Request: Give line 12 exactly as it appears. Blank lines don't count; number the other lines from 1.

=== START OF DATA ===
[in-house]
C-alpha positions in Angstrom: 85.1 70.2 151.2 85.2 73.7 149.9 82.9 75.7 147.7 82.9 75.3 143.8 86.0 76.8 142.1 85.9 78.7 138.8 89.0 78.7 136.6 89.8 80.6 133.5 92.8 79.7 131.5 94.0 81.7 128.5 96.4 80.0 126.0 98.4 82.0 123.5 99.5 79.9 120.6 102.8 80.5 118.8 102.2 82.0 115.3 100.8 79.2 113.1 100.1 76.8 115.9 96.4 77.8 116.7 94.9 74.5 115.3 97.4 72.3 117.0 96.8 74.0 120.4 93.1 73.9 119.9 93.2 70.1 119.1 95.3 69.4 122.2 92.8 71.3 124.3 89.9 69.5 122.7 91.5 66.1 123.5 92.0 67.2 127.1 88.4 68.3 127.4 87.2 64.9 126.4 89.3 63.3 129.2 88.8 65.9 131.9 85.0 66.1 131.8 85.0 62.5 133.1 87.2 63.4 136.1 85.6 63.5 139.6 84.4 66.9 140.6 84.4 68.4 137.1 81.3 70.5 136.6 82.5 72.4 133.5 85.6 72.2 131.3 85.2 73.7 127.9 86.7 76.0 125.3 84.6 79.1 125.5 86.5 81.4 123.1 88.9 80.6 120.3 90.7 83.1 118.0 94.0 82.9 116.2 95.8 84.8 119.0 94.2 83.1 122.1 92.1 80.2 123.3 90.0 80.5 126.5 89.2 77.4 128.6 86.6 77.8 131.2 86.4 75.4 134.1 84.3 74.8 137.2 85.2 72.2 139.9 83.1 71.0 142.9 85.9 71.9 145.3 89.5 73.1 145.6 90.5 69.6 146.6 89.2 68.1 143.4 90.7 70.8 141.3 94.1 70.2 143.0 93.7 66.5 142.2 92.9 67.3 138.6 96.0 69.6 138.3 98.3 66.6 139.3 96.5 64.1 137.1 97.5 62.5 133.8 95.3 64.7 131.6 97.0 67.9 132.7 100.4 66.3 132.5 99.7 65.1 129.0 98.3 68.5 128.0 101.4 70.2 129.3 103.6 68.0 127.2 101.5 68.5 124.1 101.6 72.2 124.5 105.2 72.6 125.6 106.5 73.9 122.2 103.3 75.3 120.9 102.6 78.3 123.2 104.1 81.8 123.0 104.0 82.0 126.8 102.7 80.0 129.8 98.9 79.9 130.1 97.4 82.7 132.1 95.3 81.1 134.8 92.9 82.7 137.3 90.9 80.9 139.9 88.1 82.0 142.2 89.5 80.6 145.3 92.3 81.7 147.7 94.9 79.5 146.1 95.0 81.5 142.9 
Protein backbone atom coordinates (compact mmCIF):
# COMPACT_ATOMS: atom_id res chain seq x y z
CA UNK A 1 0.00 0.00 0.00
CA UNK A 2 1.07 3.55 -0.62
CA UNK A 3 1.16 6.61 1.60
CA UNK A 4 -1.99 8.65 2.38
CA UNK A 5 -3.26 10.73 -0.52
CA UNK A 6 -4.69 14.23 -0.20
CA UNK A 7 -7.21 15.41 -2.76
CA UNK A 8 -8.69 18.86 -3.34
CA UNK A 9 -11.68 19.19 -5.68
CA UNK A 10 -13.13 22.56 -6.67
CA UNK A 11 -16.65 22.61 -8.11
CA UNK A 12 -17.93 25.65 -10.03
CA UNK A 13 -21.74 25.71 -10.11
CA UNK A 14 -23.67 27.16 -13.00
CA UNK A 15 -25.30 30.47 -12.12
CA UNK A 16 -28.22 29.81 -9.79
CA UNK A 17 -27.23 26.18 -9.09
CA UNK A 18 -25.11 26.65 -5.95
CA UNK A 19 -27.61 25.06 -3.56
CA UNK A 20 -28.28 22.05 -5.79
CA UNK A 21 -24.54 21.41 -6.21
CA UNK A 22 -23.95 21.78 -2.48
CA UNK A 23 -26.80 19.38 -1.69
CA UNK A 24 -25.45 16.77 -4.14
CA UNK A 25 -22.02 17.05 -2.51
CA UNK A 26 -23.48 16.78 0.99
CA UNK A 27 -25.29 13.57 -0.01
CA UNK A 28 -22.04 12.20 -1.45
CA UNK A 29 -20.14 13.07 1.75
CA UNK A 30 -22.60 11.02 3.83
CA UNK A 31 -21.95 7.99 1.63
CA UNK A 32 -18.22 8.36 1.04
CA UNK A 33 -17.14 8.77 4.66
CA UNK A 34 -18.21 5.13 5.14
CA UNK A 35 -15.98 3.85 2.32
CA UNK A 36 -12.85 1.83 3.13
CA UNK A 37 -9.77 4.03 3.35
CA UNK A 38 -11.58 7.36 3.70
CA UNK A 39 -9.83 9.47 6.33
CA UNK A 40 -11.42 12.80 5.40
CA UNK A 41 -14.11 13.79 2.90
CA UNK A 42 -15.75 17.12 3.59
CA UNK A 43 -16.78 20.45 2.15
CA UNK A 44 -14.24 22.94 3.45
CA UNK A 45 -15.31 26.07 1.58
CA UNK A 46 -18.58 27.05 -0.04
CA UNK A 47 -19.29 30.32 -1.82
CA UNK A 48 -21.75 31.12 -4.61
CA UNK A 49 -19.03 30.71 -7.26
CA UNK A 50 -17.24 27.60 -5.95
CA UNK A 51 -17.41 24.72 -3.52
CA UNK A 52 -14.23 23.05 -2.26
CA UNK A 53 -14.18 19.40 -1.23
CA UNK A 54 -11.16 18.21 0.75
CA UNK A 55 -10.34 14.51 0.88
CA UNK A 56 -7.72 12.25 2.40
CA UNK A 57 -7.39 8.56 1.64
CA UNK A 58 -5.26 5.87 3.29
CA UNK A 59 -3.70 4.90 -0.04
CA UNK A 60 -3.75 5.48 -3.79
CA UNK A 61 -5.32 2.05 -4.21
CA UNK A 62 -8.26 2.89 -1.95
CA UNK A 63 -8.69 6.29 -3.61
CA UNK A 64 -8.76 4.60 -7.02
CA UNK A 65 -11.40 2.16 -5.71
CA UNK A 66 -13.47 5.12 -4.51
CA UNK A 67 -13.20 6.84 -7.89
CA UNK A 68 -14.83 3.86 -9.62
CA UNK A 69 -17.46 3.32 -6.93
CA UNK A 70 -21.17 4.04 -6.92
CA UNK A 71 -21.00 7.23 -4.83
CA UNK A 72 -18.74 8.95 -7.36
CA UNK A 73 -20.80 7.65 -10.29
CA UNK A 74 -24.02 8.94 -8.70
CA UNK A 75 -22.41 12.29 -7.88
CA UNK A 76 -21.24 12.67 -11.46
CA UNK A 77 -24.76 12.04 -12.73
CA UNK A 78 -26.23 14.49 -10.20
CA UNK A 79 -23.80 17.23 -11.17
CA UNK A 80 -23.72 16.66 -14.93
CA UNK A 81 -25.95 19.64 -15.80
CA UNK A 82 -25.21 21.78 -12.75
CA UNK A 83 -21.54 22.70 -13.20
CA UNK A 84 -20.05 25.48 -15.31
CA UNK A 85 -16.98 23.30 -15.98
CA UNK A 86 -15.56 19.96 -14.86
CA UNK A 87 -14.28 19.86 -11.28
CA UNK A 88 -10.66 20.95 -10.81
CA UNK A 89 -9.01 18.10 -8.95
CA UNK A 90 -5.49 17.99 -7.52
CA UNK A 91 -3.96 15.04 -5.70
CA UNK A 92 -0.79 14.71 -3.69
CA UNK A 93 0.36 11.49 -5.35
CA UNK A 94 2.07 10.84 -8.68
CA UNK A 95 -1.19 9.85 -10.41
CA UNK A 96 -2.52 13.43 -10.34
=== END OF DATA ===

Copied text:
CA UNK A 8 -8.69 18.86 -3.34